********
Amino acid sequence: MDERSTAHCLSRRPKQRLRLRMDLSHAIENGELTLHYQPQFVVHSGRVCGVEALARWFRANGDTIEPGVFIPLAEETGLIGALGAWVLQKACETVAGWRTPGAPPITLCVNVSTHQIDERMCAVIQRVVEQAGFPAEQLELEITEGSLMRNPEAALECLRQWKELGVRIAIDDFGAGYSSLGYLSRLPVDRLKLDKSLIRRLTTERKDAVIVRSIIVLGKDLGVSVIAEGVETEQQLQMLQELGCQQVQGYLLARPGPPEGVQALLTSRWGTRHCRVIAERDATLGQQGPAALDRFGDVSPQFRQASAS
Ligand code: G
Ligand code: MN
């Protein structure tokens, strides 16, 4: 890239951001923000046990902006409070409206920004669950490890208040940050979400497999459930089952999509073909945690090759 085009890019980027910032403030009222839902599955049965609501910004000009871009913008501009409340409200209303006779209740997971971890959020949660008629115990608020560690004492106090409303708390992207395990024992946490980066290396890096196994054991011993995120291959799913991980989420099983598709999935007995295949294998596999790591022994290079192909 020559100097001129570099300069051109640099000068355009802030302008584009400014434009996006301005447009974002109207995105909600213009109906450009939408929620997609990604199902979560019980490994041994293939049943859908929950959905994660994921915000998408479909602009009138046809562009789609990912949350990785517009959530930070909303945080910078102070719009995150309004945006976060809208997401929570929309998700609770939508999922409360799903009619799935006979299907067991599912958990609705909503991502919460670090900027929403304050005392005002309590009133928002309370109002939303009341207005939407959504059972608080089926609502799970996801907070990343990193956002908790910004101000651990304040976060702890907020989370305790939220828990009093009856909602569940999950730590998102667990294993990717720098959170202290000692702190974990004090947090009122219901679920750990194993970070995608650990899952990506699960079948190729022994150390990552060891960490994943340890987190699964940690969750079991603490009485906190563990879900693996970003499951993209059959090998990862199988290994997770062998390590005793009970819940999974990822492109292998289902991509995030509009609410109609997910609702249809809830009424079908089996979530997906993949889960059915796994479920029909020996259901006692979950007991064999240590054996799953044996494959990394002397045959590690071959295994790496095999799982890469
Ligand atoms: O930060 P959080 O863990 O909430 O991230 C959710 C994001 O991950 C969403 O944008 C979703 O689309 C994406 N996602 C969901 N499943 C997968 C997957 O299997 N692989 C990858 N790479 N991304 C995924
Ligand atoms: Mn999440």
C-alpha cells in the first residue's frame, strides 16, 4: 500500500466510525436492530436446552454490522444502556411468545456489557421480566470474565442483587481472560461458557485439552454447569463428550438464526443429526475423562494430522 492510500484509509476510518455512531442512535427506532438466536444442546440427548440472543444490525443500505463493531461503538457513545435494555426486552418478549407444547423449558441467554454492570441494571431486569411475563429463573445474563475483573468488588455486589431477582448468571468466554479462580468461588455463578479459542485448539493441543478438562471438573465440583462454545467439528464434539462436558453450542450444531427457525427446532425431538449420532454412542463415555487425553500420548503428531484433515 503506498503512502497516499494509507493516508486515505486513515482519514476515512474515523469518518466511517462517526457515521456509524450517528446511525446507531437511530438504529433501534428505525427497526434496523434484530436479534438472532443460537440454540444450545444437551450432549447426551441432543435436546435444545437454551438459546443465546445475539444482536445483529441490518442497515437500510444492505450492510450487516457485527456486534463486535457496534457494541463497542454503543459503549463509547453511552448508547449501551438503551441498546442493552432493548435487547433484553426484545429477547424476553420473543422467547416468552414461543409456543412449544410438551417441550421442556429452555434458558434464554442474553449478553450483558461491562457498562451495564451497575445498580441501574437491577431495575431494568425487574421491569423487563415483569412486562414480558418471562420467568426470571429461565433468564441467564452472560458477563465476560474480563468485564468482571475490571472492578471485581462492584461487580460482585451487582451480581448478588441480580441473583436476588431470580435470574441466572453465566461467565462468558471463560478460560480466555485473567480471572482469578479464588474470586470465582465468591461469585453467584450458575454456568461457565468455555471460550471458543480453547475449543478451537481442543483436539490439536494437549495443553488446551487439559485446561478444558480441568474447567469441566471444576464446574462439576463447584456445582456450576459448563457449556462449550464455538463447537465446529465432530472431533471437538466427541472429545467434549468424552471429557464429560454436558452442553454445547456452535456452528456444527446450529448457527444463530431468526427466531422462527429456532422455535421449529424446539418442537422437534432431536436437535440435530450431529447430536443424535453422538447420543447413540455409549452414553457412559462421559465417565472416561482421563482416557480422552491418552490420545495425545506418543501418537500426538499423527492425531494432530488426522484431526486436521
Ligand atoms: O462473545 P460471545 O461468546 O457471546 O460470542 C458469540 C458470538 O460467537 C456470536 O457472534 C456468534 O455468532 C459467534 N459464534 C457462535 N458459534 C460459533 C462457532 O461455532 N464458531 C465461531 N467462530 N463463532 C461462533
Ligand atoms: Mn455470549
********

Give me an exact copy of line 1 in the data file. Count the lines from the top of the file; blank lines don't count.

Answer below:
Amino acid sequence: MDERSTAHCLSRRPKQRLRLRMDLSHAIENGELTLHYQPQFVVHSGRVCGVEALARWFRANGDTIEPGVFIPLAEETGLIGALGAWVLQKACETVAGWRTPGAPPITLCVNVSTHQIDERMCAVIQRVVEQAGFPAEQLELEITEGSLMRNPEAALECLRQWKELGVRIAIDDFGAGYSSLGYLSRLPVDRLKLDKSLIRRLTTERKDAVIVRSIIVLGKDLGVSVIAEGVETEQQLQMLQELGCQQVQGYLLARPGPPEGVQALLTSRWGTRHCRVIAERDATLGQQGPAALDRFGDVSPQFRQASAS